The day after Carole Crim died the bookstore hosted its monthly poetry group meeting. So we decided to dedicate the gathering to Carole, one of the group’s ardent faithful. A record number attended that night, a testament to her impact on the group, and on the community at large. I encouraged the group to share its remembrances of Carole, whose presence was felt as much that night as on any other night she might have been there in the flesh. Toasting our friend, I believe I said, “Carole’s in the house tonight.” And surely her spirit was.
If ever anyone possessed an indomitable spirit, it was Carole. Nicole Riley (owner of the coffee shop next door to otb) and I were reflecting on our mutual friend’s life. We agreed that she was neither defined by, nor remembered for her breathing problems. Her “condition” (COPD) was not “who she was.” She was a spitfire, that’s what she was. Nicole gets credit for that word, which resonates for me. I imagine someone valiantly attempting to spit out a fire. Which is similar to how it must have felt for Carole trying to catch her breath on a windy day. Impossible.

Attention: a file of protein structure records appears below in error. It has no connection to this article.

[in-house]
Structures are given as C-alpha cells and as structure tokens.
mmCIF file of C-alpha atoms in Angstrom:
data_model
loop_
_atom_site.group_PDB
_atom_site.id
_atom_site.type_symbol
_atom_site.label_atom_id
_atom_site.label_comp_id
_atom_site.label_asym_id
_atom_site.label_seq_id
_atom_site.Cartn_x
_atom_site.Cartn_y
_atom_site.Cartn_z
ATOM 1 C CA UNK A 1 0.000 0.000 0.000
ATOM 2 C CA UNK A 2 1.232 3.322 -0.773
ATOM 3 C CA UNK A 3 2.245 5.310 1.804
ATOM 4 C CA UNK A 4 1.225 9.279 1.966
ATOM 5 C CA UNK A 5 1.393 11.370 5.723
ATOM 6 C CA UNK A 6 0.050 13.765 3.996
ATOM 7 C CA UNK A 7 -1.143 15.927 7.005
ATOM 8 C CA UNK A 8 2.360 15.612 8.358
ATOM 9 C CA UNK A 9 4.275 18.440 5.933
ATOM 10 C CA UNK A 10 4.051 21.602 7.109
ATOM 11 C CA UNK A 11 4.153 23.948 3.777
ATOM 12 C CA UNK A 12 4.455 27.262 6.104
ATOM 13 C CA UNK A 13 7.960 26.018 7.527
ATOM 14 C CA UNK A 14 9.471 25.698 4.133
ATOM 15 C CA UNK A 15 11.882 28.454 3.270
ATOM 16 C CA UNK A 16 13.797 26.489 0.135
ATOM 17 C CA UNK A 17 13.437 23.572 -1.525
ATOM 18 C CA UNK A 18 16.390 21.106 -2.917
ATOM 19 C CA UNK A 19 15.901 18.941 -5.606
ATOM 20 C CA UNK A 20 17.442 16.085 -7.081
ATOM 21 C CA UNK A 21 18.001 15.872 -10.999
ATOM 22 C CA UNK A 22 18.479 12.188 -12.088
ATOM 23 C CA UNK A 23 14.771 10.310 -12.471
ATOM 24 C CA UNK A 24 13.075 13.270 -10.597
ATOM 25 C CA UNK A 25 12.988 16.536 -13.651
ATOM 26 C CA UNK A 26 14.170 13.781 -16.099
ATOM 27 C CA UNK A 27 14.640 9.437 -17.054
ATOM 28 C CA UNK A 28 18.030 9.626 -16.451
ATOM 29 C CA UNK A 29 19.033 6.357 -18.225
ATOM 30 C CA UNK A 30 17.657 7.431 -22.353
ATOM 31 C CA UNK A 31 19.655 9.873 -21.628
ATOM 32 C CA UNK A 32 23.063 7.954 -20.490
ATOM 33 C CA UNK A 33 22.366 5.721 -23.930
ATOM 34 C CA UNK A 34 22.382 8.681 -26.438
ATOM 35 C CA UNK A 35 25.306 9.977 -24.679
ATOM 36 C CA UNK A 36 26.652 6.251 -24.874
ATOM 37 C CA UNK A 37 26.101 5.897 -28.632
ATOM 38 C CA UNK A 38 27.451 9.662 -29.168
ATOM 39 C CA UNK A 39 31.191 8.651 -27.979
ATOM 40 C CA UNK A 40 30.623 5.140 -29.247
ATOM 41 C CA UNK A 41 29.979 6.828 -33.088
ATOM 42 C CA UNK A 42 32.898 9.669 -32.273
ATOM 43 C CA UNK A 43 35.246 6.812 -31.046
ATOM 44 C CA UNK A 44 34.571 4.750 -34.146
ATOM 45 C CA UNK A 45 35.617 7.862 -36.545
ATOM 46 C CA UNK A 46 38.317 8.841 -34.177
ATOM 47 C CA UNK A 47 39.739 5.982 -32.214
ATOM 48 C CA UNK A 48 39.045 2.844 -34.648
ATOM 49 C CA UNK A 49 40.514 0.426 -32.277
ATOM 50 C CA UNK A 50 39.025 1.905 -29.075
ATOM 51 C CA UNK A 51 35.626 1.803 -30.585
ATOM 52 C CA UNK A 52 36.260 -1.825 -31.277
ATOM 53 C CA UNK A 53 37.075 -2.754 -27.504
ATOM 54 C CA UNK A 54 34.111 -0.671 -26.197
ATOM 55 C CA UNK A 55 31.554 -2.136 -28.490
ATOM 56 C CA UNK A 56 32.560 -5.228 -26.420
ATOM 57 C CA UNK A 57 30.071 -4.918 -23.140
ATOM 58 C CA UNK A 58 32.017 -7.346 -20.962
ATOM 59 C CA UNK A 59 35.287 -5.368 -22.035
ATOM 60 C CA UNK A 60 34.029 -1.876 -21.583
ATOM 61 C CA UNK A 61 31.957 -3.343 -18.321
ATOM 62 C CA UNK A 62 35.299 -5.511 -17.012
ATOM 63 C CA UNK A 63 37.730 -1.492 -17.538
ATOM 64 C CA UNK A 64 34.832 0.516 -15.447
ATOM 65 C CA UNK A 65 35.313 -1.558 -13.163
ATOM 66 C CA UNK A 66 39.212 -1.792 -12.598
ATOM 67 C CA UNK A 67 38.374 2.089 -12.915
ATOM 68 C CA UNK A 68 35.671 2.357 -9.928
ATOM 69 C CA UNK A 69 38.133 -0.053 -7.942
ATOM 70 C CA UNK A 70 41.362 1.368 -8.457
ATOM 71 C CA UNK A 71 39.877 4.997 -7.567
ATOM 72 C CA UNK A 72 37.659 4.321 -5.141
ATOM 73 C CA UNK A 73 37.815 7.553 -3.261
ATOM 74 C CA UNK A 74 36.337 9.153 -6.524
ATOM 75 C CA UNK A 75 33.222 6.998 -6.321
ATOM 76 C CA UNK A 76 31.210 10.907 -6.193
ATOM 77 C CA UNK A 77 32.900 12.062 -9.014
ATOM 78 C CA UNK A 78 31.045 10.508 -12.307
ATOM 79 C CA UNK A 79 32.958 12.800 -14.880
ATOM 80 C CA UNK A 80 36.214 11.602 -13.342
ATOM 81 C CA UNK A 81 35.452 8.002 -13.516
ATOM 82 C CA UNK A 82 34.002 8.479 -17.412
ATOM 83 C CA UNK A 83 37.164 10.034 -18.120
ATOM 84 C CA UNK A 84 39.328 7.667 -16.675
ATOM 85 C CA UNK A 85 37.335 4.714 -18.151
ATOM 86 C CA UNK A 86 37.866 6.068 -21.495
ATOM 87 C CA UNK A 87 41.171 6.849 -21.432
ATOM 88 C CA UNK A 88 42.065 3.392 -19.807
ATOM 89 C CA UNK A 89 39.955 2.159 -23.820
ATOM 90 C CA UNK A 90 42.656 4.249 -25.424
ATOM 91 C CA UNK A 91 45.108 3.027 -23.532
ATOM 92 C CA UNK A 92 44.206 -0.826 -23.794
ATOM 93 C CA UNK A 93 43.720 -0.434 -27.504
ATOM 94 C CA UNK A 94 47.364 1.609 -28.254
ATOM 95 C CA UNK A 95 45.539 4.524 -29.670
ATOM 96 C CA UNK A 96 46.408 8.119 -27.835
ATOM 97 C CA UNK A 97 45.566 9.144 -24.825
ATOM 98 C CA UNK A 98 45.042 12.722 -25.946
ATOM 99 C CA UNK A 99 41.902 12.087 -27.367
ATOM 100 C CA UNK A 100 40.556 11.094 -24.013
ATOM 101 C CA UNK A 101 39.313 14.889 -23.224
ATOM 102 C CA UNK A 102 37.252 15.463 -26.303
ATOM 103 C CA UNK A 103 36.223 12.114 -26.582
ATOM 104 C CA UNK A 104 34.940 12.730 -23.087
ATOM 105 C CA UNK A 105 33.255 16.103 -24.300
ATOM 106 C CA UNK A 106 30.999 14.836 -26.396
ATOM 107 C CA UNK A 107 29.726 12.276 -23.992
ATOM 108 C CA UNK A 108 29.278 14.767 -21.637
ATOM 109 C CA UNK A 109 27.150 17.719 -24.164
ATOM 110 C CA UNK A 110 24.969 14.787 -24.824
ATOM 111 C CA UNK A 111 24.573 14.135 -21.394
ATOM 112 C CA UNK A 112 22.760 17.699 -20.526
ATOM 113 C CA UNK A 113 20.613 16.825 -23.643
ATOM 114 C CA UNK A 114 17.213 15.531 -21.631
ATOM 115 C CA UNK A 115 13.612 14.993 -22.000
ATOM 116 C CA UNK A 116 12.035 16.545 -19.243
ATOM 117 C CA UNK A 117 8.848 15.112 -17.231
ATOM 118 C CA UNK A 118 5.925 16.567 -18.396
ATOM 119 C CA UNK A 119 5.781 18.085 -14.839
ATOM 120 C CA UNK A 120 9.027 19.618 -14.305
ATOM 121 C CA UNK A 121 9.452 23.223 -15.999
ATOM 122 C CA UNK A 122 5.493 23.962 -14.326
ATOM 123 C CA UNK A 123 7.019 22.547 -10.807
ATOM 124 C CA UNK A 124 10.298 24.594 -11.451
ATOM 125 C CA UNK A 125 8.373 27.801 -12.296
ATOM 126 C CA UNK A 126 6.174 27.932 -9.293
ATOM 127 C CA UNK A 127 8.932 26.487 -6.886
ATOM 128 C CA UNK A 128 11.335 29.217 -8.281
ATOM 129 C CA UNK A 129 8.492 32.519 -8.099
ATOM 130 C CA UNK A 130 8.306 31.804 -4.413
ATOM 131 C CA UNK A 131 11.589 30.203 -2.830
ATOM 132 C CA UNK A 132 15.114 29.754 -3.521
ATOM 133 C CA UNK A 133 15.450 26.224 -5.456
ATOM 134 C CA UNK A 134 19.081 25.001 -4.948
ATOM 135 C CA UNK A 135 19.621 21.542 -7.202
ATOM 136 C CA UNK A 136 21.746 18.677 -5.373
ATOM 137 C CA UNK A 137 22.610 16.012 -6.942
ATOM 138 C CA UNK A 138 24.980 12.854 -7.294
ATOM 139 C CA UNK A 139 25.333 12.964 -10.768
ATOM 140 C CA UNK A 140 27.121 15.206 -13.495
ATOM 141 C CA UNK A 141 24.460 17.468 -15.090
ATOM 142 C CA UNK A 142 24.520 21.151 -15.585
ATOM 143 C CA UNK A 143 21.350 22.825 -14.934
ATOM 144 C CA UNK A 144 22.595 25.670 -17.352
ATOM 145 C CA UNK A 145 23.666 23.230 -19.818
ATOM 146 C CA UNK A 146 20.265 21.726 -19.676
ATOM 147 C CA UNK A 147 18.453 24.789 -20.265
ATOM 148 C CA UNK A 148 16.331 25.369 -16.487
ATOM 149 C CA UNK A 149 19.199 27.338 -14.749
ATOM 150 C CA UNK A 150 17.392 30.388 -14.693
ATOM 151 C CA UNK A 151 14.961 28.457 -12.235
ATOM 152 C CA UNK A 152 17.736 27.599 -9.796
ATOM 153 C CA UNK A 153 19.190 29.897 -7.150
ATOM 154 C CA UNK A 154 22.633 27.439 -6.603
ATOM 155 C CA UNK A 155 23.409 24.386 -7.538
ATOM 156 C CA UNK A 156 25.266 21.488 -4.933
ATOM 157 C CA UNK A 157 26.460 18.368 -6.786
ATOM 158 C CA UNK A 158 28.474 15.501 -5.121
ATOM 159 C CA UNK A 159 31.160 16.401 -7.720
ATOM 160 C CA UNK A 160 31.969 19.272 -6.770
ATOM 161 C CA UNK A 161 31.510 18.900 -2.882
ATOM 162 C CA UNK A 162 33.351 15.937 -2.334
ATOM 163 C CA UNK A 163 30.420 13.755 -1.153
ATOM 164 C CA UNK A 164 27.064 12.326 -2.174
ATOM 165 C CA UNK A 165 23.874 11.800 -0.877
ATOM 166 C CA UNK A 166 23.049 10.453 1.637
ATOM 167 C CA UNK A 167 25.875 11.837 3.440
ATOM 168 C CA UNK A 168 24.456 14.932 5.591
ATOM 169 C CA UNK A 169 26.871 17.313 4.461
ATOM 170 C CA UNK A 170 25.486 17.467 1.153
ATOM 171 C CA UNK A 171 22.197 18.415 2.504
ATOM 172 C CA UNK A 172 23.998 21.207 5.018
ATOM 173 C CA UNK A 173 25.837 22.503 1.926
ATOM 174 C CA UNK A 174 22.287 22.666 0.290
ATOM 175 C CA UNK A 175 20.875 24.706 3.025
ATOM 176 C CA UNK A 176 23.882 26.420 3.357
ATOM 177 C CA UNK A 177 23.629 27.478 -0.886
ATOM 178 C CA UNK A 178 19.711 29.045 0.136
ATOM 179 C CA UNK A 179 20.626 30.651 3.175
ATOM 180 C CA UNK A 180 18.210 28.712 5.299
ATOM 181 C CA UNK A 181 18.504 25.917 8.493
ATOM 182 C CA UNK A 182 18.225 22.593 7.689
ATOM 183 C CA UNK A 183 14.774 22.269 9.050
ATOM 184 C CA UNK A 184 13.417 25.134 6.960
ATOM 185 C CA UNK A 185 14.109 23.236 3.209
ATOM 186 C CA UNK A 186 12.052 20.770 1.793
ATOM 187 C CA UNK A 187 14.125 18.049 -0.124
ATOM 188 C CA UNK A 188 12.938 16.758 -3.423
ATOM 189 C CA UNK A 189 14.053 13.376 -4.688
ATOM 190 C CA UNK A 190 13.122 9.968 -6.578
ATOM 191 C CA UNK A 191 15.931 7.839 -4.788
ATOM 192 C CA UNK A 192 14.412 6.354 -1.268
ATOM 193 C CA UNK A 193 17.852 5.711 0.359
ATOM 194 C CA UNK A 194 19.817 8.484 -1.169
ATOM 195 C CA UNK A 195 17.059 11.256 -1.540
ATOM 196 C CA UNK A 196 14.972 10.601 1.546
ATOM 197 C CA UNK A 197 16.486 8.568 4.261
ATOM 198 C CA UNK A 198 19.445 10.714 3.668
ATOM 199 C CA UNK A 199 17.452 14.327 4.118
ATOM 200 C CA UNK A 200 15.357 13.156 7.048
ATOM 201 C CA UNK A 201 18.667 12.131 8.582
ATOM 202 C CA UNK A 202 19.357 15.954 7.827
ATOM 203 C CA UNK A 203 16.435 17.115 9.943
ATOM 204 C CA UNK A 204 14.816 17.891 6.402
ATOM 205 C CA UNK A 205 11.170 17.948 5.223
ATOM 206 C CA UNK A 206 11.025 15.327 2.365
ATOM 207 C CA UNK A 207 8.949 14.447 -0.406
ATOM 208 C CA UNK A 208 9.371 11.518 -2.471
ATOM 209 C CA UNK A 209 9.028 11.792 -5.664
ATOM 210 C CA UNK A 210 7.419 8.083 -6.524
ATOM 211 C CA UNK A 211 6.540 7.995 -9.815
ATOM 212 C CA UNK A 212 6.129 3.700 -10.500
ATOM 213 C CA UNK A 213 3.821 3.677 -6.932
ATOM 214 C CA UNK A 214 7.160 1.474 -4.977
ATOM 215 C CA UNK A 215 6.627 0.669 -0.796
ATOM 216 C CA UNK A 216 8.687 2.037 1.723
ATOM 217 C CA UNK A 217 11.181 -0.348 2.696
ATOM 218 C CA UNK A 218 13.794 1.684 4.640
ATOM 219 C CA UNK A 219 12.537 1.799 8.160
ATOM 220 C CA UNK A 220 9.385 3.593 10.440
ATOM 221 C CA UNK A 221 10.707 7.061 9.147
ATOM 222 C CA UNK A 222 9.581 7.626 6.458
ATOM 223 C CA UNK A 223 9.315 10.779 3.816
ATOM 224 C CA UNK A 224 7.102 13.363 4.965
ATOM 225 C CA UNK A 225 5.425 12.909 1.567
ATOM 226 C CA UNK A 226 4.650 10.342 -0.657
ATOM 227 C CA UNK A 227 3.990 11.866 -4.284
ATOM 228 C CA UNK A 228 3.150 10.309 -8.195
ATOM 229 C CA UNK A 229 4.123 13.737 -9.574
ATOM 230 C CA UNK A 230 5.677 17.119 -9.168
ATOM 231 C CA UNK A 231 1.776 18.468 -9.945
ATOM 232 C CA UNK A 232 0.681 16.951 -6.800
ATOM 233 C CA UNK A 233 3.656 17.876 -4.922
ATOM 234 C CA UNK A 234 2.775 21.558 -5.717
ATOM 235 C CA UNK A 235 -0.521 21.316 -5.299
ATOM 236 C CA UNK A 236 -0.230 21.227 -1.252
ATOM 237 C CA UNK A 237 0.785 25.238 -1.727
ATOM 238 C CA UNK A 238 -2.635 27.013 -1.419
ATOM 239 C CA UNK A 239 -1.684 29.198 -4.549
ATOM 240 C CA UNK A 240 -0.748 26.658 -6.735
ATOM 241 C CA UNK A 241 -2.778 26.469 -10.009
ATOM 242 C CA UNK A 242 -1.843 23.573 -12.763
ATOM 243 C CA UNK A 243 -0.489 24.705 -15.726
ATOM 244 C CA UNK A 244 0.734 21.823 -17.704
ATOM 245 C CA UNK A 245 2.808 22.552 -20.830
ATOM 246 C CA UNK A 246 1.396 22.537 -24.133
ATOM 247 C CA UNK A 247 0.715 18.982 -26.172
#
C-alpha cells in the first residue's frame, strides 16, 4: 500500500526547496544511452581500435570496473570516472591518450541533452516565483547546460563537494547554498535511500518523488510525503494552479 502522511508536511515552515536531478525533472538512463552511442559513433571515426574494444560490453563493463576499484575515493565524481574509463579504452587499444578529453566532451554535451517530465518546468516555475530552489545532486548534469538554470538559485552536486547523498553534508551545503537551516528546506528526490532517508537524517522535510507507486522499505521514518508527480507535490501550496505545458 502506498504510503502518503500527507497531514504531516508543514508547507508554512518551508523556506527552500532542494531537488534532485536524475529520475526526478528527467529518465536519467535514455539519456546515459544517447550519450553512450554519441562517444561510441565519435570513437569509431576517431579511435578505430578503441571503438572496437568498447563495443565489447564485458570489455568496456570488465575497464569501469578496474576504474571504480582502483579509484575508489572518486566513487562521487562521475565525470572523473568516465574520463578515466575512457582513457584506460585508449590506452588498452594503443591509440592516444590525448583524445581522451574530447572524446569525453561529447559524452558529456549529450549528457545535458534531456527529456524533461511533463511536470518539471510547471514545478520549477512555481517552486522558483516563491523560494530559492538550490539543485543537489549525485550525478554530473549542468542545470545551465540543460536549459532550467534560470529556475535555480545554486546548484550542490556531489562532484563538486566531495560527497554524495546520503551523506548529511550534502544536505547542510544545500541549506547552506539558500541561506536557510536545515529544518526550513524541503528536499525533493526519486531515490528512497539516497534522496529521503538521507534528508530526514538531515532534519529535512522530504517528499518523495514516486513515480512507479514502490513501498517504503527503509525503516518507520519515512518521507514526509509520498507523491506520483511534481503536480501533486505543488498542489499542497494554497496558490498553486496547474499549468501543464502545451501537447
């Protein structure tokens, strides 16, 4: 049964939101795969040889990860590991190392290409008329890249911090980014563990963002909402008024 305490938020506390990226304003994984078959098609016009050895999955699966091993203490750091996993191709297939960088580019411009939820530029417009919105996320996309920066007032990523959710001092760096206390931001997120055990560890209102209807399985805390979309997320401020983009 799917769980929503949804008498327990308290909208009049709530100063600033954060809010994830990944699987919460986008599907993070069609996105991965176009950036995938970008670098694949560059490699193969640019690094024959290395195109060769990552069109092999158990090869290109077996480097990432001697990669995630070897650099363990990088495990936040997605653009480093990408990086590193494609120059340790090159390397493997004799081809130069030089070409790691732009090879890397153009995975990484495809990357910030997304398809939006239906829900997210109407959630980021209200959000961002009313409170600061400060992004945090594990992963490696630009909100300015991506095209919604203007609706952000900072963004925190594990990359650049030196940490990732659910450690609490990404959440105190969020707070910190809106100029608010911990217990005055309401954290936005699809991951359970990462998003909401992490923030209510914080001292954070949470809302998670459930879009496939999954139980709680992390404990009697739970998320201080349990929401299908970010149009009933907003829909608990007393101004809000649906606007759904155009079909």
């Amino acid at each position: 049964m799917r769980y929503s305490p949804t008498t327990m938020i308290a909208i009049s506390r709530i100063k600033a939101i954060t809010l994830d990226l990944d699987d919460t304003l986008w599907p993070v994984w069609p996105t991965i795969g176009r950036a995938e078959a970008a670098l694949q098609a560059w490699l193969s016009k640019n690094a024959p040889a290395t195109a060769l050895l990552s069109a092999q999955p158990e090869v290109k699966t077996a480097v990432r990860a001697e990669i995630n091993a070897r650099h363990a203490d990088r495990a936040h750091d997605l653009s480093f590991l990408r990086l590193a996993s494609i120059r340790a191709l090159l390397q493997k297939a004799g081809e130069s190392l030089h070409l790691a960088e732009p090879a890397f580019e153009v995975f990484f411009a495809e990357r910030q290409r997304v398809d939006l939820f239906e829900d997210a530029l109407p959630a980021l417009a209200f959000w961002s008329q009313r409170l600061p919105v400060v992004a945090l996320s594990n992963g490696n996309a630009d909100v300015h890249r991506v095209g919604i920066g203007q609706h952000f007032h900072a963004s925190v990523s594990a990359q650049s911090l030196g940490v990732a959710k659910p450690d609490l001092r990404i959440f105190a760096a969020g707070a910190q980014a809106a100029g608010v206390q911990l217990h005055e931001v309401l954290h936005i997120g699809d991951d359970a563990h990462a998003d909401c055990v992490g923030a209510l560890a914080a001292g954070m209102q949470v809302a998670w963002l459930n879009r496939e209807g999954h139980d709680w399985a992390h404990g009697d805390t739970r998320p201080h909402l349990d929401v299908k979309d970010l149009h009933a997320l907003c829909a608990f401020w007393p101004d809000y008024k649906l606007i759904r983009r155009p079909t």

And yet Carole rarely let COPD keep her down. From time to time it got her down, but she was never down for the count. As soon as she could muster the energy to do what she desired to do, she was off in her silver Jeep Cherokee. Off to Woodlawn Farm, where she gave tours of the historic Underground Railroad site. Off to the Asa Talcott Home for an Imagine Foundation event. Off to Pilot Club. Off to…
Poetry Group. Sounds like a stuffy affair, right? Well, certainly not when Carole was there.
That’s why I’d feel deflated whenever she sent me an email late on a Wednesday afternoon, letting me know it was one of those days. One of those days she was down. One of those days she just wasn’t up to doing the things she so wished to do.
Carole will be greatly missed by those whose lives she…not just “touched”…but altered. Another downtown neighbor of mine, Rhonda Kircher (owner of Just Good Trade), recounted a time when Carole went to bat for her while others faltered. Carole was not just a fair-weather friend. She was a true friend. And I know I speak for countless friends of hers when I say that my life was enriched by her singular spirit that lives on in my memory.